Currency Exchange Rate
Currency exchange rate - this is the value of one country's currency expressed in another country's currency unit at the time of buying and selling.
For example, by selling 1 US dollar today, you will get 2.63 GEL. Yesterday, the rate of lari was less than the dollar, tomorrow it will be a different rate. Everything depends on supply and demand. On the other hand, the National Bank has a special role and responsibility for the strength and reliability of the currency.
The national currency in Georgia has been the GEL since 1995. Apart from some exceptions, GEL is the only legal means of payment. Conditionally, a tourist coming from America will have to use Georgian lari to buy any item or product.
What is currency in general? A monetary unit used in a particular country is currency is called. It is a medium of exchange, which is usually given in the form of money and coins. When you buy bread or butter at the store with paper money or a credit card, you are using currency. There are more than 170 currencies in the world and they are issued by governments or central banks.
Until the beginning of the 20th century, the world lived in a multi-currency regime. Gold, copper and silver were used instead of money. Even today, there are several countries (China, Cuba, Ecuador) where there is still a multi-currency regime. In China, Renminbi is used locally, while Yuan is used for international transactions.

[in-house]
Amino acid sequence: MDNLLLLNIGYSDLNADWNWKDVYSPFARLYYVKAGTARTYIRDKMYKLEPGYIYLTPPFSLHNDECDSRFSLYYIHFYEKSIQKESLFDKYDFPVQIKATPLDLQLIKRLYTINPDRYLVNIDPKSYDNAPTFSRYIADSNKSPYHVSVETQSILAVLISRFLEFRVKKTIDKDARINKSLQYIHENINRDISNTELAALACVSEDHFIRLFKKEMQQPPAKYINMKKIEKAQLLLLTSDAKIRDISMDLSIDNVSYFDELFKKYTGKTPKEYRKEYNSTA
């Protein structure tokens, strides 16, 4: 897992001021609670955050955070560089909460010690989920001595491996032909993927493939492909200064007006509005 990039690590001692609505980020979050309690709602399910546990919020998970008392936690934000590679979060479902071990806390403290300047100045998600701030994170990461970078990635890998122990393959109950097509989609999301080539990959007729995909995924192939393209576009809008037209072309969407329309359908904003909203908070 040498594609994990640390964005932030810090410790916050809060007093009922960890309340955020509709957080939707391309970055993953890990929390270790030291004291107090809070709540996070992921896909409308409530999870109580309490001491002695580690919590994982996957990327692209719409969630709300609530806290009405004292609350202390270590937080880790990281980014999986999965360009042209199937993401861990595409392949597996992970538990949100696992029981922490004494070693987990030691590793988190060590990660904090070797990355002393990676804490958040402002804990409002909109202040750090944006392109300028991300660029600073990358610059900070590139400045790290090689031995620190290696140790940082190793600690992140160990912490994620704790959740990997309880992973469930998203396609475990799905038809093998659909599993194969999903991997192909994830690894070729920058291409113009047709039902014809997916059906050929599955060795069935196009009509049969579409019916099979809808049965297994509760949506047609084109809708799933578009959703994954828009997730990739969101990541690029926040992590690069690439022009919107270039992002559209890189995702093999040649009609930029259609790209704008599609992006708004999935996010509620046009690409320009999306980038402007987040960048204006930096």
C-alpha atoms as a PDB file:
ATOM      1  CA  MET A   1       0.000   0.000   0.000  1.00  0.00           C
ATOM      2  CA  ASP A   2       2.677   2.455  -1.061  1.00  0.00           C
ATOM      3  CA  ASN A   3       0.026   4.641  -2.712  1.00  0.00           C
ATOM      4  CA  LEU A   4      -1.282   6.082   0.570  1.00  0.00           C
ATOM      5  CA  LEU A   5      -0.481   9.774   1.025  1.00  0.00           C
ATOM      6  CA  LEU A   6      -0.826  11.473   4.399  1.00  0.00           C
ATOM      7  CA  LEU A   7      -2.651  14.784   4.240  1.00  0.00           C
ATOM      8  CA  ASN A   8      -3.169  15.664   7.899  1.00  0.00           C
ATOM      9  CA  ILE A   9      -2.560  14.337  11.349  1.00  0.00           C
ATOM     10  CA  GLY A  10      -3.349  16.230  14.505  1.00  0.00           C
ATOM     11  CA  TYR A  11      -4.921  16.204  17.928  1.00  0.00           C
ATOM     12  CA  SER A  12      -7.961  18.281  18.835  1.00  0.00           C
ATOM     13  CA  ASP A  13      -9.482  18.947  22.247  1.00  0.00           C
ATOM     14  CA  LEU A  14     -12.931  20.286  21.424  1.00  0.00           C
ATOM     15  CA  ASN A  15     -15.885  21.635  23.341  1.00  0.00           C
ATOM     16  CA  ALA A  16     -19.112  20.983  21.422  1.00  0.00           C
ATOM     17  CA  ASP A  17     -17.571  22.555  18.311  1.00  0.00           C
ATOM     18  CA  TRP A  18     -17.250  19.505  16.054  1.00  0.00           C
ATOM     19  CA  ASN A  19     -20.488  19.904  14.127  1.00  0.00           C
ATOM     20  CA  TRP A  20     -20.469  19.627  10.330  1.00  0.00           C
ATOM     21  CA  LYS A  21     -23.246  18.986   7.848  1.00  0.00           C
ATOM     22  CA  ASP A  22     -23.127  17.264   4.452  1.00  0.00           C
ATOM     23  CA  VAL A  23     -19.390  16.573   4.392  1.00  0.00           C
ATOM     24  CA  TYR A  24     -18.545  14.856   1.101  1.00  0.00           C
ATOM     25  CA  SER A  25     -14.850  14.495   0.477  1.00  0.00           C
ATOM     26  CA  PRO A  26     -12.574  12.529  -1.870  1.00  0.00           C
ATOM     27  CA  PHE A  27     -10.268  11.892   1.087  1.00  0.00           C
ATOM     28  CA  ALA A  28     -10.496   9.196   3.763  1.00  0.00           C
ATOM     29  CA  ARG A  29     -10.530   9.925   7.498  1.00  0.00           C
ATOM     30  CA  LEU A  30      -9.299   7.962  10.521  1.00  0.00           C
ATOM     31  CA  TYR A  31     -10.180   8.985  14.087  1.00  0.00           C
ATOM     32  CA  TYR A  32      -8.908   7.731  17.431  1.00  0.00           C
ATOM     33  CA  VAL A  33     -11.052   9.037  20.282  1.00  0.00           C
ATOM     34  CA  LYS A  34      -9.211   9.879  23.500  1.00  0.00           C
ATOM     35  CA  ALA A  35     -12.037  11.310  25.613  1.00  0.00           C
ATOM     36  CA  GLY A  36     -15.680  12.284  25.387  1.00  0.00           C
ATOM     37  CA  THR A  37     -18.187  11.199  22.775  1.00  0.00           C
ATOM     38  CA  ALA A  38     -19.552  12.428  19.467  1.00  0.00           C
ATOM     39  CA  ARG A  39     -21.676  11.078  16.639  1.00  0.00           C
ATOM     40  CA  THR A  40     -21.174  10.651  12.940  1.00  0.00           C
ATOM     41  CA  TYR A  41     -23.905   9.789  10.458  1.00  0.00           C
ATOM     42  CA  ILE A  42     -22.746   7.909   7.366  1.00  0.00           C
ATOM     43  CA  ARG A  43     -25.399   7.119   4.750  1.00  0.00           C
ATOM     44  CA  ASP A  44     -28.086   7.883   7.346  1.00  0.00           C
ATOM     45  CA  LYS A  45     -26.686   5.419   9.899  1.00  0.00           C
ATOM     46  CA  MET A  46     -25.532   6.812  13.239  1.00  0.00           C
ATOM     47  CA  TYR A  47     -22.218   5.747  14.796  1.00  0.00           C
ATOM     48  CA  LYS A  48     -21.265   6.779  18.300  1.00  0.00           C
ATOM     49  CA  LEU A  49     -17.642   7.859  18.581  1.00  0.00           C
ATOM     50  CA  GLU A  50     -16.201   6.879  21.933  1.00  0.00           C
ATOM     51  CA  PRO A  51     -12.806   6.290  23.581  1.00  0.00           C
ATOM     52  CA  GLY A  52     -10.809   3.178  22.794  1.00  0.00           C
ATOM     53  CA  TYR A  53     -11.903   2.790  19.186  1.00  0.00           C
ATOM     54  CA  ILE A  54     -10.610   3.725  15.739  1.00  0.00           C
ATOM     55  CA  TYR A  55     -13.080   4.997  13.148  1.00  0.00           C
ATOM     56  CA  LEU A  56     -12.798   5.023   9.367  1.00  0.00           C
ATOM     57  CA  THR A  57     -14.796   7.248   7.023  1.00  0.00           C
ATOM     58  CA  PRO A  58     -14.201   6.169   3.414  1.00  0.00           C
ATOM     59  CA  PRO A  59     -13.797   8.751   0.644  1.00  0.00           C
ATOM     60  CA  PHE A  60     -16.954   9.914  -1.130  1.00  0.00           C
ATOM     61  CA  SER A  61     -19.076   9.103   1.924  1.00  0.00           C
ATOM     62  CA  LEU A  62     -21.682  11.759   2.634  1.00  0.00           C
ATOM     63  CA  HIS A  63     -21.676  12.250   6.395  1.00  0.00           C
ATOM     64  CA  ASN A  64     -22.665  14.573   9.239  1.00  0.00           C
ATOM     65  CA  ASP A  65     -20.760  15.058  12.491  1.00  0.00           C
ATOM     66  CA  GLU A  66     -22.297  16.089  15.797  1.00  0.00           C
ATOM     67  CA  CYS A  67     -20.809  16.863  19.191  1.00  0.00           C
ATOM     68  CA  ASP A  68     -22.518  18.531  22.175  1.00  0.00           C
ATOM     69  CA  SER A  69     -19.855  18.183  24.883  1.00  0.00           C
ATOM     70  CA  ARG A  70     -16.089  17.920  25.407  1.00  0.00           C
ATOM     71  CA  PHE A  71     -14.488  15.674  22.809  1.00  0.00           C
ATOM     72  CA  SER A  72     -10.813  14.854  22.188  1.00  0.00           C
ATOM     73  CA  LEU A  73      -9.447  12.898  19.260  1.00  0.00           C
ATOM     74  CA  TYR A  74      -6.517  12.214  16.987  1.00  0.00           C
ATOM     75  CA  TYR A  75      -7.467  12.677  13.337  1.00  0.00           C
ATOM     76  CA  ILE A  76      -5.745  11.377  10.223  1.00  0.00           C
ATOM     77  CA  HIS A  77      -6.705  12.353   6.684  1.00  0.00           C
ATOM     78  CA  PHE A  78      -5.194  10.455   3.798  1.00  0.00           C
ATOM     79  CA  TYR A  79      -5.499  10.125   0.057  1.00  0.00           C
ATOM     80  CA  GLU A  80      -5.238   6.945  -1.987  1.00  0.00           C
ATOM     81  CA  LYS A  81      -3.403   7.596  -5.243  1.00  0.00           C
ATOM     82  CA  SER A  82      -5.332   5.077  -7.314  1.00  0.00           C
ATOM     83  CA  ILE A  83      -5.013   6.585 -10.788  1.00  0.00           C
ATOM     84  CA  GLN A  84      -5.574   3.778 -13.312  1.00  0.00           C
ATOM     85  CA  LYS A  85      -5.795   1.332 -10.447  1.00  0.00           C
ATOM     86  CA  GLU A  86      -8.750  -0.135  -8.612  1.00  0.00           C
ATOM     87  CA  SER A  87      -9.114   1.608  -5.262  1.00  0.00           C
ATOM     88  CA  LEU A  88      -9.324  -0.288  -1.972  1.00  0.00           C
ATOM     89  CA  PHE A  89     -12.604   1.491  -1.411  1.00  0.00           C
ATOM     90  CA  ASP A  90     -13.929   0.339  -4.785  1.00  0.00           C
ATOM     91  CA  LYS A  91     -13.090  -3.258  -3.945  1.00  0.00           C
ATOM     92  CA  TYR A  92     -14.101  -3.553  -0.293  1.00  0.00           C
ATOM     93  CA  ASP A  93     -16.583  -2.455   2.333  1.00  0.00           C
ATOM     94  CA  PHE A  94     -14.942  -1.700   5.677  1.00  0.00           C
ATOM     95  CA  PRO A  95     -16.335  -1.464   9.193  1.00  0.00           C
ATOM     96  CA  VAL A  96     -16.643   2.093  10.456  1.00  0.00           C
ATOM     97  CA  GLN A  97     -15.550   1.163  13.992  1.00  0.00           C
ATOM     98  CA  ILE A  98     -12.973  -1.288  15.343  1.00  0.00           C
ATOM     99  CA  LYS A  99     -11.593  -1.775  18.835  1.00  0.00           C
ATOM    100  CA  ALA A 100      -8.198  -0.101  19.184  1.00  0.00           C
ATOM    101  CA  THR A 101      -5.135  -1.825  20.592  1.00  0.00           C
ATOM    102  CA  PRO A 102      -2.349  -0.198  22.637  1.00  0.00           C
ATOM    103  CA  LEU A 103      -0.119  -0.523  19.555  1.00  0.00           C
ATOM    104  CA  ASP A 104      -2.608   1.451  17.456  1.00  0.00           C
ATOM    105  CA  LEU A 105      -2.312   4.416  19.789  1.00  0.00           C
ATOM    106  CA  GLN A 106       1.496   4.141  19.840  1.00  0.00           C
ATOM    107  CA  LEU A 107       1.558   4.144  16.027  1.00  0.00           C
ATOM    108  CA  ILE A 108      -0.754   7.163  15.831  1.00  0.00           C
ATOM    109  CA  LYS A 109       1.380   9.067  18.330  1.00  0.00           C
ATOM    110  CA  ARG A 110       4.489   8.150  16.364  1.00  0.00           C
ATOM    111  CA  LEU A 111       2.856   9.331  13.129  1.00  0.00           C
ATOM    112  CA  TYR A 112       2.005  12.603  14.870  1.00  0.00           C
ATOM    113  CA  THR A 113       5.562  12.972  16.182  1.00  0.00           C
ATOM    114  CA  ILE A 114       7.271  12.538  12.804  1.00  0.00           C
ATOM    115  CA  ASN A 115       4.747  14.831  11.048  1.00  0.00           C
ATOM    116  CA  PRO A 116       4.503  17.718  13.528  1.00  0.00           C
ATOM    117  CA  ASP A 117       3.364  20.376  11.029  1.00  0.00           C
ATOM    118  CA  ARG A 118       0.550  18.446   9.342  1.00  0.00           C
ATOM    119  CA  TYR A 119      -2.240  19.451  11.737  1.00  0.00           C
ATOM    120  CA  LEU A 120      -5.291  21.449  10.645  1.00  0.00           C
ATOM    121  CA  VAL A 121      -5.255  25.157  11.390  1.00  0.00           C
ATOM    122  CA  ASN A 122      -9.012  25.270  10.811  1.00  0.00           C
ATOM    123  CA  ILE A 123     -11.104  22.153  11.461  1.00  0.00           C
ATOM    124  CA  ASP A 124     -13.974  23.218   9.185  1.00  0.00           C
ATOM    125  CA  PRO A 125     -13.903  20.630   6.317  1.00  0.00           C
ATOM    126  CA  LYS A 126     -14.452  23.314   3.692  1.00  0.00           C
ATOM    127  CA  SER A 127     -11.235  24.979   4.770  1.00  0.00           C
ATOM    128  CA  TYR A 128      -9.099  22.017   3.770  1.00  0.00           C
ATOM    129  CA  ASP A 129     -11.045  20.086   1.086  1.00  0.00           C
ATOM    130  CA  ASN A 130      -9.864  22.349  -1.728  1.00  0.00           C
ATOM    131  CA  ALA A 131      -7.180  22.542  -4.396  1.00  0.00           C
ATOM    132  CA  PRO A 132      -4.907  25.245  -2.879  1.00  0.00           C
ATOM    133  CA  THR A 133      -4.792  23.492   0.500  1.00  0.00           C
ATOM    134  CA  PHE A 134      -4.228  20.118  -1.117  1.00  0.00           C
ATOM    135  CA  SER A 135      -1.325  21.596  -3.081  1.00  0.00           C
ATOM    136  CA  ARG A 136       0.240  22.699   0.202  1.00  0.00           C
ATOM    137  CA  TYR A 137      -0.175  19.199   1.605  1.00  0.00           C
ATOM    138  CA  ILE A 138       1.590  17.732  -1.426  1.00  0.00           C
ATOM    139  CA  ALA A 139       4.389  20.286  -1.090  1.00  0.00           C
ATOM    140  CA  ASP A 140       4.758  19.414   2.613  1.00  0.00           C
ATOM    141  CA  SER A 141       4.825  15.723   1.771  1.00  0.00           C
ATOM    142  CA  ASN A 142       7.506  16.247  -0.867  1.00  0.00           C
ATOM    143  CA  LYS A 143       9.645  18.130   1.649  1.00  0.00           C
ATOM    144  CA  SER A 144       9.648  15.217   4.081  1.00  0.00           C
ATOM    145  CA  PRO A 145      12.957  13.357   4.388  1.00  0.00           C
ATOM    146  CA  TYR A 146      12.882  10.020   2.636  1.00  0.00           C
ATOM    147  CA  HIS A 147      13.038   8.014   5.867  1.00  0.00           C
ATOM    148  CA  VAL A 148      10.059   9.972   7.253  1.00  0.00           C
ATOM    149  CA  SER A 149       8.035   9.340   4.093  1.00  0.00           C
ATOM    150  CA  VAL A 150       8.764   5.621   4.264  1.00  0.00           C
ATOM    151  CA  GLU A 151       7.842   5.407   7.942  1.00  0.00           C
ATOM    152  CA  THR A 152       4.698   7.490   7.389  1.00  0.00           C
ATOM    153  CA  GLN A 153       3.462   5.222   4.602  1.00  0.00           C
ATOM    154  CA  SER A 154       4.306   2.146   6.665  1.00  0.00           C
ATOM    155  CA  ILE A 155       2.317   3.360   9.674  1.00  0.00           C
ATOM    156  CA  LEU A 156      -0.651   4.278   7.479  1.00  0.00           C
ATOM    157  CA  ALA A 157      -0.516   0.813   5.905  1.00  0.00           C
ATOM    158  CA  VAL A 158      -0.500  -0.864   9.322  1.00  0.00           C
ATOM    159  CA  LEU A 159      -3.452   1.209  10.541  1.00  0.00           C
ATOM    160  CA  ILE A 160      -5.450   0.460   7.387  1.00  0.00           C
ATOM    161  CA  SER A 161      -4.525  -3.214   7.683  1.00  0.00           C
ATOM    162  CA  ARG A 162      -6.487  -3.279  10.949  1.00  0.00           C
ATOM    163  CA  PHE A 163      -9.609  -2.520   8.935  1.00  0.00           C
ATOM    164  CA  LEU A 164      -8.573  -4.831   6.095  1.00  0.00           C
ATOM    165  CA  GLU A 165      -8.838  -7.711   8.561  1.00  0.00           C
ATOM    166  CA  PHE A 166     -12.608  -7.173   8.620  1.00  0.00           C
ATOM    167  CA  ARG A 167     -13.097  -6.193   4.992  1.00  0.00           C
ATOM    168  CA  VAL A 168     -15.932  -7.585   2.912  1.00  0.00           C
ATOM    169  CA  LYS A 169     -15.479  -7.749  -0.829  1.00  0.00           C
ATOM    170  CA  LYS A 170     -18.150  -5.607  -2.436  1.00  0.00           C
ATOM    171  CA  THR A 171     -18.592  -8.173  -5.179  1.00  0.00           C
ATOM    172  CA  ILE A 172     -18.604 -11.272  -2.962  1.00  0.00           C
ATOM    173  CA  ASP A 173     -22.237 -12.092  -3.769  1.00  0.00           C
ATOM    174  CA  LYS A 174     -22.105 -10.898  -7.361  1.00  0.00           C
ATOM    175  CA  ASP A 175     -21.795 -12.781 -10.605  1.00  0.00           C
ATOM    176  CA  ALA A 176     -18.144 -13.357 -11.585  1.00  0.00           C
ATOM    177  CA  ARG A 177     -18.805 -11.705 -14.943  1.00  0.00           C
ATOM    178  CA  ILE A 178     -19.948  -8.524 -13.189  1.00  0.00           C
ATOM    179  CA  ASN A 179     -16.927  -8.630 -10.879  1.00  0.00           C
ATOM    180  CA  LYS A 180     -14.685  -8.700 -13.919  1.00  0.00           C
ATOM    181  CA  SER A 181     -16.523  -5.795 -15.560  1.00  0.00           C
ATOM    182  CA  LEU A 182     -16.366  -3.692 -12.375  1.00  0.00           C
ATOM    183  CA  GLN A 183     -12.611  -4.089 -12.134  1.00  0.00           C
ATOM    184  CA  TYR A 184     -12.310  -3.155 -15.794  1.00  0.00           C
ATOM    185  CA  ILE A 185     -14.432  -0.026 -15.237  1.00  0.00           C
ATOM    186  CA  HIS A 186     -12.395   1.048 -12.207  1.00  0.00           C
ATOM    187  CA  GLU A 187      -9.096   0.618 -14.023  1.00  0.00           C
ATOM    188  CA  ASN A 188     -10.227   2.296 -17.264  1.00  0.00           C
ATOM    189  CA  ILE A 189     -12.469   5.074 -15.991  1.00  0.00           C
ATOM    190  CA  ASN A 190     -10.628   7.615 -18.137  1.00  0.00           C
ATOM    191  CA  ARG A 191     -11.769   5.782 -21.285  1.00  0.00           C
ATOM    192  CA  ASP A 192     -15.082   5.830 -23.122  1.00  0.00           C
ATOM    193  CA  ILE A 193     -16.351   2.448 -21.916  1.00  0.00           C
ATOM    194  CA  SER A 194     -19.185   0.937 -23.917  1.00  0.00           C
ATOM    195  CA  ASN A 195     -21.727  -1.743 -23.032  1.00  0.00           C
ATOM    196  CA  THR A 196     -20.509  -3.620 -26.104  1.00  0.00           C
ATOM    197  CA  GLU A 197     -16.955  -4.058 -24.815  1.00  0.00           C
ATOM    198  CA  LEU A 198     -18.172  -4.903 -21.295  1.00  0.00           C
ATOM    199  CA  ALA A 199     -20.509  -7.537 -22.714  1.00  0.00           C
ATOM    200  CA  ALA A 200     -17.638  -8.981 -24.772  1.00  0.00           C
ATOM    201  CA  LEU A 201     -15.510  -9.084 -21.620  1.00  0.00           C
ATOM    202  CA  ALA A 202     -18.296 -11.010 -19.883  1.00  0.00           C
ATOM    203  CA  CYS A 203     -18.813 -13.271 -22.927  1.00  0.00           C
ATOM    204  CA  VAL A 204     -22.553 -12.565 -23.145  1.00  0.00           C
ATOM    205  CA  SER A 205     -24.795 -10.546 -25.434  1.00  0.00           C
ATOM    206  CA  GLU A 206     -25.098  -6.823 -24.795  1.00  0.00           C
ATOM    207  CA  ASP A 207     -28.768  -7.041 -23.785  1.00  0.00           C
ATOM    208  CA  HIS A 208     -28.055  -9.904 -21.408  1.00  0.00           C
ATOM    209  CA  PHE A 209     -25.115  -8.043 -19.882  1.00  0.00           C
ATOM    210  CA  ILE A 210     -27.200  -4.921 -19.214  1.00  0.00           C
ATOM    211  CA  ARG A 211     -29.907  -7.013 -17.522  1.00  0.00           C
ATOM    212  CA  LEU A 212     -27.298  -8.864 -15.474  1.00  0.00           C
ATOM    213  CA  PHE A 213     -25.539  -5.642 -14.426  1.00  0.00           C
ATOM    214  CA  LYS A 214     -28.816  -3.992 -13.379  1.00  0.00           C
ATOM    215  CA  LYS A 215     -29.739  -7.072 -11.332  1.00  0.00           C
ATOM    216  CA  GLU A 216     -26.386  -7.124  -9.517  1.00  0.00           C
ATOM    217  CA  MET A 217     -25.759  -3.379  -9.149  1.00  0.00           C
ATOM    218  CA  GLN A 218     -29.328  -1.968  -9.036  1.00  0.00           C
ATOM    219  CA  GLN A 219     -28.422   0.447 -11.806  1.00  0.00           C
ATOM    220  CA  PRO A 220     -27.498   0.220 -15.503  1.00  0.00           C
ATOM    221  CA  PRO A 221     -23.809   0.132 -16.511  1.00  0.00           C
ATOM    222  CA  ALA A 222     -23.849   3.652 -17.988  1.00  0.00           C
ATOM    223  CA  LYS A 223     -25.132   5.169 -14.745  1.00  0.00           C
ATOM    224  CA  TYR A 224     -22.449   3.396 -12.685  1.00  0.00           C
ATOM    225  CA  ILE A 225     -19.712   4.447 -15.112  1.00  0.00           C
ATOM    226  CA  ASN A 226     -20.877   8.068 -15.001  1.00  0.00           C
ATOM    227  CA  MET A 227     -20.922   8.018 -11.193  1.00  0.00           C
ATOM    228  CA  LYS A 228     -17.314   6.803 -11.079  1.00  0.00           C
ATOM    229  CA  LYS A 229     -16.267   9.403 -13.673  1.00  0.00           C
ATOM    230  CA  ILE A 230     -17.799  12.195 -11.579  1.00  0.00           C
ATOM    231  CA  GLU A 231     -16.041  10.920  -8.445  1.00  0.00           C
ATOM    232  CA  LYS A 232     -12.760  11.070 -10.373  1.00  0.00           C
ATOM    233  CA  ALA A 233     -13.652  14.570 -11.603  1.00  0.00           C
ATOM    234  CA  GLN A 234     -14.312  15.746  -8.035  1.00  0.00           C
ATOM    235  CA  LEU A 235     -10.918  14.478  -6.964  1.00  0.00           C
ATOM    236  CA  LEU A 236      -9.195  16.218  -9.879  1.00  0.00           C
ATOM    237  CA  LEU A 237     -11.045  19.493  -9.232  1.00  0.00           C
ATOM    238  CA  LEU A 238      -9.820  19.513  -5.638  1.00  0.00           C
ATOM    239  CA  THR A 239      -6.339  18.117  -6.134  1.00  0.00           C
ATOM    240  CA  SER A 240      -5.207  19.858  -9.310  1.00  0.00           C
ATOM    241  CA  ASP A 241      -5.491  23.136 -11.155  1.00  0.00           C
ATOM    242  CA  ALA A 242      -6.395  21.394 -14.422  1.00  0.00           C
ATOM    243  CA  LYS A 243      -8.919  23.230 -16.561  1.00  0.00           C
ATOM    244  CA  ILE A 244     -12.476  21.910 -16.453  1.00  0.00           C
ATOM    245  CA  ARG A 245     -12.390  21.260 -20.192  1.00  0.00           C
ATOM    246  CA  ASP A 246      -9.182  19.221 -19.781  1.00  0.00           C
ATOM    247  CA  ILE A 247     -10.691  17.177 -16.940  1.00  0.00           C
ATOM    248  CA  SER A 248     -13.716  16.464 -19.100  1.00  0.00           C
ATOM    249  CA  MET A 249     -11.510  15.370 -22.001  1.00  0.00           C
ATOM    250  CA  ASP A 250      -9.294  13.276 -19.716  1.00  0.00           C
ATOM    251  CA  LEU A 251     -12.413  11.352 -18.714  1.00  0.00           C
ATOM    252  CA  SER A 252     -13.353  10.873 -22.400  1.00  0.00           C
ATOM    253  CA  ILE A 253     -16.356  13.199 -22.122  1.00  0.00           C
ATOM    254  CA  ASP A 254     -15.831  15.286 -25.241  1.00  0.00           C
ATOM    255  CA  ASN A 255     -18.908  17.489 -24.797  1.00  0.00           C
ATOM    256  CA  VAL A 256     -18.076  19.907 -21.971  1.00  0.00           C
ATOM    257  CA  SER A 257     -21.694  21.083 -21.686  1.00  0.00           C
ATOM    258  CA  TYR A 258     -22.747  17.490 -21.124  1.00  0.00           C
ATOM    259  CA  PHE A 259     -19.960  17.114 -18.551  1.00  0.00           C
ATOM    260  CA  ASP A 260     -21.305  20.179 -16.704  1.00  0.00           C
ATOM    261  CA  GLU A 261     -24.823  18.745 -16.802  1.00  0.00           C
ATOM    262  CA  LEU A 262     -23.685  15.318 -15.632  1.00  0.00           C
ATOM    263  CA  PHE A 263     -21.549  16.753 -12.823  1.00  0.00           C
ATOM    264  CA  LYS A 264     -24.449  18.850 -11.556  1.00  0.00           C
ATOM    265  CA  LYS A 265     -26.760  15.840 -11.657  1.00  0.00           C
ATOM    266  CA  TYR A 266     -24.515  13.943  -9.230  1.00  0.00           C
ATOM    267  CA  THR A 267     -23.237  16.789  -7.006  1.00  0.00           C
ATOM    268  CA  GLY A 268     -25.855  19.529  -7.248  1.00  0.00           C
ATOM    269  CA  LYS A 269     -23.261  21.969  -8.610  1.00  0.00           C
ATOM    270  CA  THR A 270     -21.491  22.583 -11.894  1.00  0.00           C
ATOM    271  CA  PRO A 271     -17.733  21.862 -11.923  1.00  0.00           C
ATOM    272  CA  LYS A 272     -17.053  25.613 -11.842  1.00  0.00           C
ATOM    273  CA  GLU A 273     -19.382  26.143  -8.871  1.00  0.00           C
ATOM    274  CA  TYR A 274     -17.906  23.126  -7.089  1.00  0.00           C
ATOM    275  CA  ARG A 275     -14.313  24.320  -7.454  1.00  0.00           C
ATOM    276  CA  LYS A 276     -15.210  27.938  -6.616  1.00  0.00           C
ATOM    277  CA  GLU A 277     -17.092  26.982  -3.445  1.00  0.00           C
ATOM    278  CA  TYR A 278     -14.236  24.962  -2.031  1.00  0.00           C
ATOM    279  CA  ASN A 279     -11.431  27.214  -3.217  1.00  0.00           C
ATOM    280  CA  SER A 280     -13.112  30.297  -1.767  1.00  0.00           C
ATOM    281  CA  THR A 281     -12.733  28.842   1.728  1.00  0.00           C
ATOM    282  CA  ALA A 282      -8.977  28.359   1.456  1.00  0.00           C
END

Fixed or Floating Exchange Rate
A floating exchange rate applies in Georgia. During this regime, the exchange rate is formed on the basis of market supply and demand and macroeconomic factors. Currencies are bought and sold in the foreign exchange market, and whichever currency has more demand, it gets stronger. Under such conditions, free capital mobility and inflation targeting are easier.
With a fixed exchange rate, the local currency is pegged to one or more currencies of another country. Earlier, currency was converted into gold at a predetermined parity and a fixed exchange rate was maintained on the gold standard. It should be noted that until 1997, the Georgian lari was pegged to the US dollar, because there was more confidence and a feeling of stability towards the newly created lari.